Langh Ship newbuilds put focus on CO2 emissions reduction

Written by Nick Blenkey
ships are designed to reduce CO2 emissions

Ships will replace three ships currently charterd in from Langh Ship [Image: Outokumpu]

A new agreement between two Finnish companies, stainless steel producer Outokumpu and its long-term transport partner Langh Ship, underscores the growing importance of cutting vessel CO2 emissions as shippers look to decrease the carbon footprint of their supply chains.

Under the agreement, Langh will replace the current three cargo vessels chartered in from it by Outokumpu with new ships. They are designed to meet the steel producer’s own ambitious sustainability targets as well as upcoming environmental regulation.

The ships transport coils from the company’s mill in Tornio, Finland to its European hub in Terneuzen, the Netherlands. They return back to Tornio loaded with recycled steel, Outokumpu’s main raw material. The first new ship will be taken into use in 2023.

“The route between Tornio and Terneuzen is of utmost importance to us in transporting coils to the European market and in bringing recycled steel to our melt shop in Tornio,” says Jyrki Sandelin, category manager for transports at Outokumpu. “With these three new vessels, we can reduce the CO2 emissions by 40% compared to the previous vessels.”

Ship Delivery

Langh Ship says the newbuildings will be delivered by the Wuhu shipyard in China. Designed for all-year traffic in the northern Gulf of Bothnia they will be built to ice class 1A and will have a deadweight of 7,800 tons.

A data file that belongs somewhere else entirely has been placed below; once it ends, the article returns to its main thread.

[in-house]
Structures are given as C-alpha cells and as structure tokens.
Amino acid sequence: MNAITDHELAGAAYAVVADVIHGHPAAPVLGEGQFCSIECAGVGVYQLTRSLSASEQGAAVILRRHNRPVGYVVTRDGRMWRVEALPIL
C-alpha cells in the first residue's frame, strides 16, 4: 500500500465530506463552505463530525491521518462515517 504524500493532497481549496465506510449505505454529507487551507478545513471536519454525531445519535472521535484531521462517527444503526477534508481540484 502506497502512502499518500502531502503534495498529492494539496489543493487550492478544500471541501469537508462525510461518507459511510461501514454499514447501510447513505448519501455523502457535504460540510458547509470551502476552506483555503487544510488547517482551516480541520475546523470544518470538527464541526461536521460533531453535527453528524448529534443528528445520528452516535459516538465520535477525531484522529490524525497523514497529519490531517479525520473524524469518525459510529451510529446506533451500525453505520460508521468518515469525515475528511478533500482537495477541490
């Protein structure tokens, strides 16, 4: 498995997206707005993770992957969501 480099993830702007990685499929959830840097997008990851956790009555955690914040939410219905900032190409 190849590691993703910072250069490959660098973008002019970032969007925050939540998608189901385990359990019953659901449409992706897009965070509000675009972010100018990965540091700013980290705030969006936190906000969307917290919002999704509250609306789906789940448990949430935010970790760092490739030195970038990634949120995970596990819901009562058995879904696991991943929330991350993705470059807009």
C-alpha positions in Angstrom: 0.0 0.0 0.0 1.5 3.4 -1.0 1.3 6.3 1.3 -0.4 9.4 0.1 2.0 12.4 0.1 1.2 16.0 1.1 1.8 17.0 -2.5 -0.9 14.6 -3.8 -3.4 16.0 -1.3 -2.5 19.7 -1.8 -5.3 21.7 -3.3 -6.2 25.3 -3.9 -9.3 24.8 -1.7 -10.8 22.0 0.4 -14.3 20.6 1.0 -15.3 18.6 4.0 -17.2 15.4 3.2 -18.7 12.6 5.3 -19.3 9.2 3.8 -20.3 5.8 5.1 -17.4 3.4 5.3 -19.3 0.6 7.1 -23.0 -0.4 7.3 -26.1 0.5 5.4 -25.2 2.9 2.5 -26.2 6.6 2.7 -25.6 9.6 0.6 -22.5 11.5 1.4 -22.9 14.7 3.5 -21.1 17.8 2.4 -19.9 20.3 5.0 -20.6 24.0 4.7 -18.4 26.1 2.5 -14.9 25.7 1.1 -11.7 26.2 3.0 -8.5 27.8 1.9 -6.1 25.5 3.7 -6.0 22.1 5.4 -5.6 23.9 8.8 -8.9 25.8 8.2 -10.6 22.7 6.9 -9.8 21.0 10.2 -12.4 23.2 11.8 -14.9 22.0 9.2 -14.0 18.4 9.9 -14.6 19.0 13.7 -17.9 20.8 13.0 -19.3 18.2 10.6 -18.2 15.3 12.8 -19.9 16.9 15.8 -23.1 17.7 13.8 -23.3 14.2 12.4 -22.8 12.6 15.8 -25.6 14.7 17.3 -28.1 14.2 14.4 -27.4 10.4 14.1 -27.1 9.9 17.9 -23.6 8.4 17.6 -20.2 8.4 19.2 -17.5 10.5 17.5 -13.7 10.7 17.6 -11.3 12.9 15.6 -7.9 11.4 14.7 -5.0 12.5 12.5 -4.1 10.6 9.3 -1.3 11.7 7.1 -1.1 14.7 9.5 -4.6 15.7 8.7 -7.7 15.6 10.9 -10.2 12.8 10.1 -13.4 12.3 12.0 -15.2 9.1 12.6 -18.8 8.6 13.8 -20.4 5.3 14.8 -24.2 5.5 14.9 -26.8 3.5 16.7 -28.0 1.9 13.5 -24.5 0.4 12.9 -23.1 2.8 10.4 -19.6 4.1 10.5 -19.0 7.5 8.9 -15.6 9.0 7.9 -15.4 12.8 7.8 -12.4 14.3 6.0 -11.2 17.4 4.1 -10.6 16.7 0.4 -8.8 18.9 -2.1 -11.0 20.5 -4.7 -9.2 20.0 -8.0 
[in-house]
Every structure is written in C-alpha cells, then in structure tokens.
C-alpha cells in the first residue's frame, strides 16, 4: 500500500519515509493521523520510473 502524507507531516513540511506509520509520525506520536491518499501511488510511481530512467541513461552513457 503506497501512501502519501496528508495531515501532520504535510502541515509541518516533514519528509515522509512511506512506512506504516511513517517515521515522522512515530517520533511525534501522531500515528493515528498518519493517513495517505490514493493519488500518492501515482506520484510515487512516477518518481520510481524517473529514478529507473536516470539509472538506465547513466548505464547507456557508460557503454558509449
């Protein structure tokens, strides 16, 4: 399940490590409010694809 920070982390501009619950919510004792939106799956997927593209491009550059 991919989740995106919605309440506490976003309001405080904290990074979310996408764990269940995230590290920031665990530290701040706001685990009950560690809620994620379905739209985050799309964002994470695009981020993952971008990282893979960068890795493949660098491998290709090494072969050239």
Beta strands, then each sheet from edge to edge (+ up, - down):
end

The design has been developed by Langh Ship in collaboration with Outokumpu and the Chinese ship designer Shanghai Merchant Ship Design and Research Institute (SDARI).

The newbuildings will be specially equipped for shipping steel but as multipurpose vessels are fit for many cargo types to serve Outokumpu’s needs. The main product, stainless steel coils will have a secure ride with Langh Ship’s patented pontoon-type coil cradle tweendeck. By loading coils both on the bottom of the hold and on the tweendeck, the weight is distributed in a way that reduces the ship’s motions in heavy seas.

Heavy steel containers especially developed by Langh Cargo Solutions can be carried on the hatch covers.

When loading other goods, the tweendecks are stowed in a smaller cargo hold releasing the main cargo hold for bulk cargo or containers. The hold is box-shaped and equipped with adjustable bulkheads to create optimal hold sizes for other cargo as well as the dimensions are optimized for containers.

Heavy steel containers especially developed by Langh Cargo Solutions can be carried on the hatch covers. The starting point for designing the cargo solutions has been to maximize the utilization of the cargo capacity. This will both further reduce overall transportation emissions and be as cost efficient as possible.

”Thanks to the energy-efficient hull shape, these vessels have a lower engine power than the current vessels. Despite that they can load more cargo and keep the same service speed,” says Laura Langh-Lagerlöf, managing director, Langh Ship.

The newbuildings will be equipped with a dual fuel main engine with an output of 4,500 kW. In the future, the vessels can be converted to run with various fossil-free fuels. Initially they will operate on liquefied natural gas, LNG which can be directly replaced by liquefied biogas (LBG). The ship’s LNG tank is both methanol and ammonia ready. Additionally the vessels are prepared for the installation of shoreside power, which would make them emission-free during port calls, with space also reserved for the installation of batteries to enable future hybrid operation;

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